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Home https://server7.kproxy.com/servlet/redirect.srv/sruj/smyrwpoii/p2/ US https://server7.kproxy.com/servlet/redirect.srv/sruj/smyrwpoii/p2/ The driver accused of colliding in pedestrians in northern California faces hate crime charges

The driver accused of colliding in pedestrians in northern California faces hate crime charges



Two hate crime charges will be added to the eight counts of attempted murder already directed at Isaiah Peoples, 34, said Santa Clara County District Attorney's Office. Charges will be officially filed on Thursday.

People are scheduled to appear in court Thursday afternoon in San Jose.

"Prejudice is not harmless," said district attorney Jeff Rosen. "Some child is in critical condition today because of a person's ignorance and hatred. So today we are with her and her family and all our Muslim and Indian neighbors."

A 13-year-old was among the eight people injured in last month's attack in Sunnyvale, about 9 miles west of San Jose. The girl's father and brother were also wounded, police said.

Defense lawyer Chuck Smith did not file a plea during a hearing last month, instead asking a judge to postpone his arraignment.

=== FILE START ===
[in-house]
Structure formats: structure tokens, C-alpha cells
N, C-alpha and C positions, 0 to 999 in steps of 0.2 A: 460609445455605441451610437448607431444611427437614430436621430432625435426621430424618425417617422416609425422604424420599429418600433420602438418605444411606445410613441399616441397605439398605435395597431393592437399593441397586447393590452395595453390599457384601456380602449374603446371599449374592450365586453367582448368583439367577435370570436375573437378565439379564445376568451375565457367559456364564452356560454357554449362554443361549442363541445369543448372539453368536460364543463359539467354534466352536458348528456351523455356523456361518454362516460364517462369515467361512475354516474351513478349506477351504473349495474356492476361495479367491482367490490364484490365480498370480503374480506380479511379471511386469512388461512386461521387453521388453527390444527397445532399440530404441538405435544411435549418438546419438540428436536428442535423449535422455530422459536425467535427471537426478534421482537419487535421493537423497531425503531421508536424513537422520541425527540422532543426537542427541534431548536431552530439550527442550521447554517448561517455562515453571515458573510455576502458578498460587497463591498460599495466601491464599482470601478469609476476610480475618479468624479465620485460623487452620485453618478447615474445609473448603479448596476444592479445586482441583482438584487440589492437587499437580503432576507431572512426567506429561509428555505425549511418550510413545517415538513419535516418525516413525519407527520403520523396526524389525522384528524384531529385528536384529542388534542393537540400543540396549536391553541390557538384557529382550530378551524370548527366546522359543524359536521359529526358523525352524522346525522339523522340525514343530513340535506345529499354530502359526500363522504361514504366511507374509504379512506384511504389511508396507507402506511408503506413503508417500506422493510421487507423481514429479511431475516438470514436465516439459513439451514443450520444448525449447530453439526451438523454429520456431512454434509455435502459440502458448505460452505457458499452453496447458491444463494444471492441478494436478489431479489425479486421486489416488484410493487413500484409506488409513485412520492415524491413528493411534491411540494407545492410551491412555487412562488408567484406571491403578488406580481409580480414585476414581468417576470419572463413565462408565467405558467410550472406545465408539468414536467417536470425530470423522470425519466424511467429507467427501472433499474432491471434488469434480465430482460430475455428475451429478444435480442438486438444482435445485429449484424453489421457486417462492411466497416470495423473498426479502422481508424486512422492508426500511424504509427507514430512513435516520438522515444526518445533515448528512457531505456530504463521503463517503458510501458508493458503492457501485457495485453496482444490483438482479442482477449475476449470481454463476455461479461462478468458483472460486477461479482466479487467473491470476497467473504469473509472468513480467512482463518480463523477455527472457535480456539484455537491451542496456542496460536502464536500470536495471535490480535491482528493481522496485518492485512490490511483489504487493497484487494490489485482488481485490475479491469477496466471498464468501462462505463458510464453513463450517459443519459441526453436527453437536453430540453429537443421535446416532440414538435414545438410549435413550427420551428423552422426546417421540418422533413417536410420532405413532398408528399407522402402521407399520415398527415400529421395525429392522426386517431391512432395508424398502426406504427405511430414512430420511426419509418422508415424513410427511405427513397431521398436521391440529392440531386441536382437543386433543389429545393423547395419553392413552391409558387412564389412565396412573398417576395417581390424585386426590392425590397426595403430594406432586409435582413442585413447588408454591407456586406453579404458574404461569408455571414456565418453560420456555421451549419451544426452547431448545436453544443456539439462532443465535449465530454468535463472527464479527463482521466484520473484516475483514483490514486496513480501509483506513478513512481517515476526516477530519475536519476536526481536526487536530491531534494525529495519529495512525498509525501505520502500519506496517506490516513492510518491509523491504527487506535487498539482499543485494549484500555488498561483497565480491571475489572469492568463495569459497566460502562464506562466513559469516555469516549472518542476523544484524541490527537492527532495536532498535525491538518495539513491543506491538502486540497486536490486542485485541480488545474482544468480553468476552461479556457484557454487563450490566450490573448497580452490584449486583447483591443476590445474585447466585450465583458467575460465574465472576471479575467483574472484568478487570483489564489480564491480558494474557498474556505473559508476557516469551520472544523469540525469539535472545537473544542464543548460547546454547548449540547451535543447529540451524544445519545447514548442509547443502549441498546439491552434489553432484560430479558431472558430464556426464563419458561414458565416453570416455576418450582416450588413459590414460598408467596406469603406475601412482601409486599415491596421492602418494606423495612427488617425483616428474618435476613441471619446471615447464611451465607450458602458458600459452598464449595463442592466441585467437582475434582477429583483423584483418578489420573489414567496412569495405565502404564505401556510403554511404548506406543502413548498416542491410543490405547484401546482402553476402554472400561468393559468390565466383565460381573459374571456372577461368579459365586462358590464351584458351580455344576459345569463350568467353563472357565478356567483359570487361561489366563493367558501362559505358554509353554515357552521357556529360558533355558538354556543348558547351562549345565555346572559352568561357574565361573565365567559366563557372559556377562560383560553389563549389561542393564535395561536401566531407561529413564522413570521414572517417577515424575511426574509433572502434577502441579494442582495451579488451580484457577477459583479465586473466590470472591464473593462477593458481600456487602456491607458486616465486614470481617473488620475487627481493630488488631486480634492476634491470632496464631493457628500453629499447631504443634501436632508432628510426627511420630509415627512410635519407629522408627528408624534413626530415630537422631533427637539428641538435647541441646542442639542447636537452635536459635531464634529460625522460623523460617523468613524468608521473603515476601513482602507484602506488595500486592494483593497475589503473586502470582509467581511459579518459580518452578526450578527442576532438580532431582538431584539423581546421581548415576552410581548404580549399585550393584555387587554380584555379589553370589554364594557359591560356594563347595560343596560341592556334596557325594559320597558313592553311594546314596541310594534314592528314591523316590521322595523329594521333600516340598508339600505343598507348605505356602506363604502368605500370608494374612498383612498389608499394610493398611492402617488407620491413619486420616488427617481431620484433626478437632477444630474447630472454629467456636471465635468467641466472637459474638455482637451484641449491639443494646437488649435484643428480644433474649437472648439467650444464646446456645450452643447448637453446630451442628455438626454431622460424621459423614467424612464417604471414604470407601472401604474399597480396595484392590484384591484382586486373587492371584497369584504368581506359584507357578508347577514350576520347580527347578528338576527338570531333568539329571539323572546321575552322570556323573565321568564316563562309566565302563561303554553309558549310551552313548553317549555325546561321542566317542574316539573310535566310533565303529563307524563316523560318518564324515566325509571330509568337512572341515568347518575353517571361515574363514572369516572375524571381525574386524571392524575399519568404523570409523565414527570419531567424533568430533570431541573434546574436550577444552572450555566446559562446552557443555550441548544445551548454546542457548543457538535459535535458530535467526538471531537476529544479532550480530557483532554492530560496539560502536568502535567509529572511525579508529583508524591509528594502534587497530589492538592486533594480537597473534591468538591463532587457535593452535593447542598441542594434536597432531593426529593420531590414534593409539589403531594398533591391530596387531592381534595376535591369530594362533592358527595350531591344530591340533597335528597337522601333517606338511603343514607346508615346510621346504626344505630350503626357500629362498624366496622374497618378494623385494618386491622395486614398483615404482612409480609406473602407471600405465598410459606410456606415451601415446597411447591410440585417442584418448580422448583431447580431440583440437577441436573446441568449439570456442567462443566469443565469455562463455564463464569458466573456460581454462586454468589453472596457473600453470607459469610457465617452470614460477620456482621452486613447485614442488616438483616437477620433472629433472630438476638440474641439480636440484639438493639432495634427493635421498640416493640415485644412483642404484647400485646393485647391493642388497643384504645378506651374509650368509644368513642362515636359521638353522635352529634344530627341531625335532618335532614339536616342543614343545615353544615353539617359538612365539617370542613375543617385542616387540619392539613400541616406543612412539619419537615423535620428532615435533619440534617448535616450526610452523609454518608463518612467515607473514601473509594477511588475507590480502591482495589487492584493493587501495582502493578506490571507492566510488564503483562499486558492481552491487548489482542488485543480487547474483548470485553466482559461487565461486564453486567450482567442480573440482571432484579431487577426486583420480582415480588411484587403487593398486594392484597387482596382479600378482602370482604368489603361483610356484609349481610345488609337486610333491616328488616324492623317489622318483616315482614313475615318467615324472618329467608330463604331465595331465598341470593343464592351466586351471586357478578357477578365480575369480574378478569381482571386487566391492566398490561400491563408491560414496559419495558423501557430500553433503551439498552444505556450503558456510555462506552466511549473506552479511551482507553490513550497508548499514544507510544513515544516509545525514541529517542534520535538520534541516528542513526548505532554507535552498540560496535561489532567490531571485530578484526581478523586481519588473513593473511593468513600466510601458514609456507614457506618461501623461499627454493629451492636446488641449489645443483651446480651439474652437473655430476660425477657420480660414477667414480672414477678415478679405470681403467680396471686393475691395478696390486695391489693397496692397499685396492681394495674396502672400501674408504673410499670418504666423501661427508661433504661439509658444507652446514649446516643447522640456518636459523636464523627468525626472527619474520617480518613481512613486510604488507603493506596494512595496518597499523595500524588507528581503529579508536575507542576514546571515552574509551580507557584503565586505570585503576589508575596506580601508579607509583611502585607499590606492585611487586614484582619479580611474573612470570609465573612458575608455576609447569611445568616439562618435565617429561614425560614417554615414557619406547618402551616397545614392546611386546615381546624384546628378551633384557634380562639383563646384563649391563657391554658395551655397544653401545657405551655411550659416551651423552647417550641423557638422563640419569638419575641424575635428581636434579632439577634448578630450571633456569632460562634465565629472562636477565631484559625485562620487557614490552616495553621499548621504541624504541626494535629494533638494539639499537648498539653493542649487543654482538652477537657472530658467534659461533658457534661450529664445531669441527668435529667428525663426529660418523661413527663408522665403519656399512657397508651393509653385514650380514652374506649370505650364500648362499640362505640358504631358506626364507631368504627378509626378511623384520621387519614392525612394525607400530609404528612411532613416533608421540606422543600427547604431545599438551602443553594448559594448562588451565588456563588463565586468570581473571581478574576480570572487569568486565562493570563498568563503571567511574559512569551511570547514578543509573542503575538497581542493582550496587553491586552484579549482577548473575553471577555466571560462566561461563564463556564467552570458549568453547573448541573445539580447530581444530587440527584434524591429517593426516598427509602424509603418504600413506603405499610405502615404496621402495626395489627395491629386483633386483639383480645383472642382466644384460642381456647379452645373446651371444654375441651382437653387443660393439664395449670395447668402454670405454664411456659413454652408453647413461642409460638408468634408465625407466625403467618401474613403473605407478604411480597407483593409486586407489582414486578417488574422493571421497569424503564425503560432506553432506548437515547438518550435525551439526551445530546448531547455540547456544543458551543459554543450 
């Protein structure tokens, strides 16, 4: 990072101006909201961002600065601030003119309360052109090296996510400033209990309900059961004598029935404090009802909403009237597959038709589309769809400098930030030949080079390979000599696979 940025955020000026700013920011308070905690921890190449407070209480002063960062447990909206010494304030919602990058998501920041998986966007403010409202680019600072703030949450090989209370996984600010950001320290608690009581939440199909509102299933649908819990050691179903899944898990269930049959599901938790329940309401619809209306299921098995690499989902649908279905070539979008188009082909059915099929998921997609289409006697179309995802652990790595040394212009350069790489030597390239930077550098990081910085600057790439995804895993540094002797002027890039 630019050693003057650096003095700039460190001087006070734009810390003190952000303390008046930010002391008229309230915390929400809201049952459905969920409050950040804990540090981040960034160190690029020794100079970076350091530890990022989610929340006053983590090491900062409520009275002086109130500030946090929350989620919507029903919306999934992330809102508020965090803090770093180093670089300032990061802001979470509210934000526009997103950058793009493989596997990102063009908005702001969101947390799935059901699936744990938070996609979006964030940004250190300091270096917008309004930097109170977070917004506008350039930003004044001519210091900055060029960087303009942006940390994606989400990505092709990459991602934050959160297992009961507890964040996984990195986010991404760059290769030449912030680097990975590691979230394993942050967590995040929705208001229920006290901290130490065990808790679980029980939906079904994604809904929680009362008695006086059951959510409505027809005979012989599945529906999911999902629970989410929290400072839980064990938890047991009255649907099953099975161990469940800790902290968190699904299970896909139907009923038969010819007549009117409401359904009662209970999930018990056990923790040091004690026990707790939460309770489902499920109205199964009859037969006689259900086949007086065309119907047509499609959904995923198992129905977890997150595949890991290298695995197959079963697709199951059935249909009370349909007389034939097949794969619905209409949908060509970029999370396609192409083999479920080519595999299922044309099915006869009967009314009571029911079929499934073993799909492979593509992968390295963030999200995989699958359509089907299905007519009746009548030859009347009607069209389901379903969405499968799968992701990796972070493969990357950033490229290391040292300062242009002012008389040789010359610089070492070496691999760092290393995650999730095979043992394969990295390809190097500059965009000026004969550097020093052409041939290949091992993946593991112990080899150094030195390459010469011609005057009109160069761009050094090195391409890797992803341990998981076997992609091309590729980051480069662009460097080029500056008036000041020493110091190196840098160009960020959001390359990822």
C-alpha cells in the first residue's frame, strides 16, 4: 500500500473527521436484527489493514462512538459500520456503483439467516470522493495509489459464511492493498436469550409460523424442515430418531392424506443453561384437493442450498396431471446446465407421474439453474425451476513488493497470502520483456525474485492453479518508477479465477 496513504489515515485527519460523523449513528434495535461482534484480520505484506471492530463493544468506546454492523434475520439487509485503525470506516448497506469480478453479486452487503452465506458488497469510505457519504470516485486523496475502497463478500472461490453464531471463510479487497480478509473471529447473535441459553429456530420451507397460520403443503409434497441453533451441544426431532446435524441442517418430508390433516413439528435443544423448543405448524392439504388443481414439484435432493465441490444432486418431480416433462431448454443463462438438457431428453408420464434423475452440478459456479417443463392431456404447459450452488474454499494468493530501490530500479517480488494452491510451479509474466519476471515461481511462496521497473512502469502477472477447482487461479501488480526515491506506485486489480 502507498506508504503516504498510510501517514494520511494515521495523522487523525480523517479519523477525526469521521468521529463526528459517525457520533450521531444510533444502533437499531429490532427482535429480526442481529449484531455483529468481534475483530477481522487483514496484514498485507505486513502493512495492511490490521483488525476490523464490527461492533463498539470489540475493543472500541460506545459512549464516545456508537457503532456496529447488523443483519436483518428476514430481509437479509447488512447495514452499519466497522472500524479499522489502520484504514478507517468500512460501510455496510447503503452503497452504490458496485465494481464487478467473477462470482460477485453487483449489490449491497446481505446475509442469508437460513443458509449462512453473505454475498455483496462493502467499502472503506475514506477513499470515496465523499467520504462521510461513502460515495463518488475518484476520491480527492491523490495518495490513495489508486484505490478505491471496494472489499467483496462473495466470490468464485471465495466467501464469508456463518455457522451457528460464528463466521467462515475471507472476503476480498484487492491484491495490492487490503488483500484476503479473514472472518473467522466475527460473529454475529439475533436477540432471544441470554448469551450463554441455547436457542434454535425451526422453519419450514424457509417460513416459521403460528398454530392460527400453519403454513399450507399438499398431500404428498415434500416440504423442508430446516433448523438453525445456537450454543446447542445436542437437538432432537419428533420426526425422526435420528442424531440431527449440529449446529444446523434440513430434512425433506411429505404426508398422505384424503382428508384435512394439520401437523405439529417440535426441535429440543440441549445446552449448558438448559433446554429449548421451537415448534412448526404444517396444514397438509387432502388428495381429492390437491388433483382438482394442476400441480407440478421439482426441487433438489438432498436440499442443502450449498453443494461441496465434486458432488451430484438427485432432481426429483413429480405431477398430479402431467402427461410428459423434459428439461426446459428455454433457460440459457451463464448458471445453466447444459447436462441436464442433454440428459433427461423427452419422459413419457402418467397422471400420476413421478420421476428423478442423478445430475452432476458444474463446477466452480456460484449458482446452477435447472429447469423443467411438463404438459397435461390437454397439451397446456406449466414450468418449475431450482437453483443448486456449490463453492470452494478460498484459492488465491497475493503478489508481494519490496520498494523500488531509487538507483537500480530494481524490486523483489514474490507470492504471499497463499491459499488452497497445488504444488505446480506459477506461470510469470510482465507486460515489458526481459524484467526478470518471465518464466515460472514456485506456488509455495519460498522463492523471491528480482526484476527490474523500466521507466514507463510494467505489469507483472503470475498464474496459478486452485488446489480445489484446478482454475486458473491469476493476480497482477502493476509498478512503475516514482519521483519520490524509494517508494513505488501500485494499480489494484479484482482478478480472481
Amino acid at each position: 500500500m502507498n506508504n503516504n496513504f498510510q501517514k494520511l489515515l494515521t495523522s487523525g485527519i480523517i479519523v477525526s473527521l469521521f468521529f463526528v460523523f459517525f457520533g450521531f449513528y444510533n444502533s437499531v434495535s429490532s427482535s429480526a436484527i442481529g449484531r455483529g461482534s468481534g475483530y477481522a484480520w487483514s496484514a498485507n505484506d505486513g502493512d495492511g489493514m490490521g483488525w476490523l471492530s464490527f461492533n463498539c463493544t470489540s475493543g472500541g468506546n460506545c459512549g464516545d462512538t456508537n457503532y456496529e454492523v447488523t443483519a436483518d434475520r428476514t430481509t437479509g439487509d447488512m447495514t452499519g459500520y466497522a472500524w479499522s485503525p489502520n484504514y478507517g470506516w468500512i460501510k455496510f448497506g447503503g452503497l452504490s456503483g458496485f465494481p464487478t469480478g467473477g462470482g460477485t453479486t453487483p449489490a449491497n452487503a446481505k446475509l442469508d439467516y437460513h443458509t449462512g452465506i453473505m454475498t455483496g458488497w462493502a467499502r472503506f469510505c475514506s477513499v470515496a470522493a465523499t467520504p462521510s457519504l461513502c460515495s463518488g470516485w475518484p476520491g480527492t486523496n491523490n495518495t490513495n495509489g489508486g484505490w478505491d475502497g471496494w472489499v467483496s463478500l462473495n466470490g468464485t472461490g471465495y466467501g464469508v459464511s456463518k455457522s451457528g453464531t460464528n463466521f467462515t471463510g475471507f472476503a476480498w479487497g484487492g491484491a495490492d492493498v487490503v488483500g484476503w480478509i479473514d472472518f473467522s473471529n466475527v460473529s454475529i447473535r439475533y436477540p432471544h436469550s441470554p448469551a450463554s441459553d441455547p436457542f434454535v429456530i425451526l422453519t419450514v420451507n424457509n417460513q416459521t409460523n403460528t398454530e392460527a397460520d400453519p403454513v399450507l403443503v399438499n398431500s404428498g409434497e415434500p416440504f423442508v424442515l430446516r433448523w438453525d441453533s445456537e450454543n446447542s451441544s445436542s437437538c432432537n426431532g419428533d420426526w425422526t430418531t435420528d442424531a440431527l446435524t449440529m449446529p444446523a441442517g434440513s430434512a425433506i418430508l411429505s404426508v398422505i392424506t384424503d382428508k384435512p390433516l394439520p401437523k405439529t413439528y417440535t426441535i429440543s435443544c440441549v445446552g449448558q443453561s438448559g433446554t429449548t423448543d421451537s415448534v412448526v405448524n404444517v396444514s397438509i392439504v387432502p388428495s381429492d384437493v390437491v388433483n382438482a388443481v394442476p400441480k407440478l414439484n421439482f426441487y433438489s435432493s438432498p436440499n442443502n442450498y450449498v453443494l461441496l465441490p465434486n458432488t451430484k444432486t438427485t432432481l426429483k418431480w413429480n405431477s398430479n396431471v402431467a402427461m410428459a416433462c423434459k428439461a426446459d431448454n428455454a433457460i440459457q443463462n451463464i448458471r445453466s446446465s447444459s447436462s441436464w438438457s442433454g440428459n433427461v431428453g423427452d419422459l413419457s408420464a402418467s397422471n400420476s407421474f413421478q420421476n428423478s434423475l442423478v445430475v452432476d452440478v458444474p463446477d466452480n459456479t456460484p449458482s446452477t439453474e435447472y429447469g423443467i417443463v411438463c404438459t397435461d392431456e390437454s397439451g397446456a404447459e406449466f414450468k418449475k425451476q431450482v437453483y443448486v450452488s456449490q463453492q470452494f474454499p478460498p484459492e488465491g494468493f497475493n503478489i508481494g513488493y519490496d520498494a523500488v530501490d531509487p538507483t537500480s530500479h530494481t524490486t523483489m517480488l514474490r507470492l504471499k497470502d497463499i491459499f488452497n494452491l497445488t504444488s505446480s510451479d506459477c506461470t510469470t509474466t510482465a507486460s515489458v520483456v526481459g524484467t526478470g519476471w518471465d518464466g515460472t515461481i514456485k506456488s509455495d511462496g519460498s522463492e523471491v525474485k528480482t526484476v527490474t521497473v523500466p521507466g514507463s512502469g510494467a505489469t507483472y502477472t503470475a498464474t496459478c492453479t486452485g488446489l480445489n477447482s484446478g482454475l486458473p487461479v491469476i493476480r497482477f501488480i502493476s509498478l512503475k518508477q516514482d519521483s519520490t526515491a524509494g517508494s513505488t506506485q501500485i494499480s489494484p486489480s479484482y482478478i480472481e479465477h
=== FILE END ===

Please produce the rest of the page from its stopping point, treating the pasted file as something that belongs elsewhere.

"We clearly dispute that this was a deliberate act and this is a case of mental illness," he said, adding that his client is a religious man praying for the people who were injured.

An army veteran who contracted the US Defense Ministry accused people of driving his Toyota Corolla in the crowd at a major intersection in the city 1

40,000 in the evening of April 23. He was on his way to a Bible study group, researchers said.

Sunnyvale resident crashed his car on stage and was taken to prison, police said. The wounded ranged from 9 to 52 years of age. People showed no regrets, police said.
  Isaiah Joel Peoples
Police initially said that people believed that his victims were Muslim, but in Thursday's announcement, prosecutors said "he believed they were Muslim and / or Indian."

"Accusations of hate crime can be filed when a defendant targets a person or group because of their disability, sex, nationality, race or ethnicity, religion or sexual orientation," the prosecution said.

Chief Assistant District Lawyer Jay Boyarsky said last month, as the Rosen's Office investigated the case and is considering hate crimes, that people targeted one or two pedestrians based on his perception of their race or religion.

If convicted, people face a maximum sentence of life in prison.

CNN's Stella Chan and Nicole Chavez contributed to this report.


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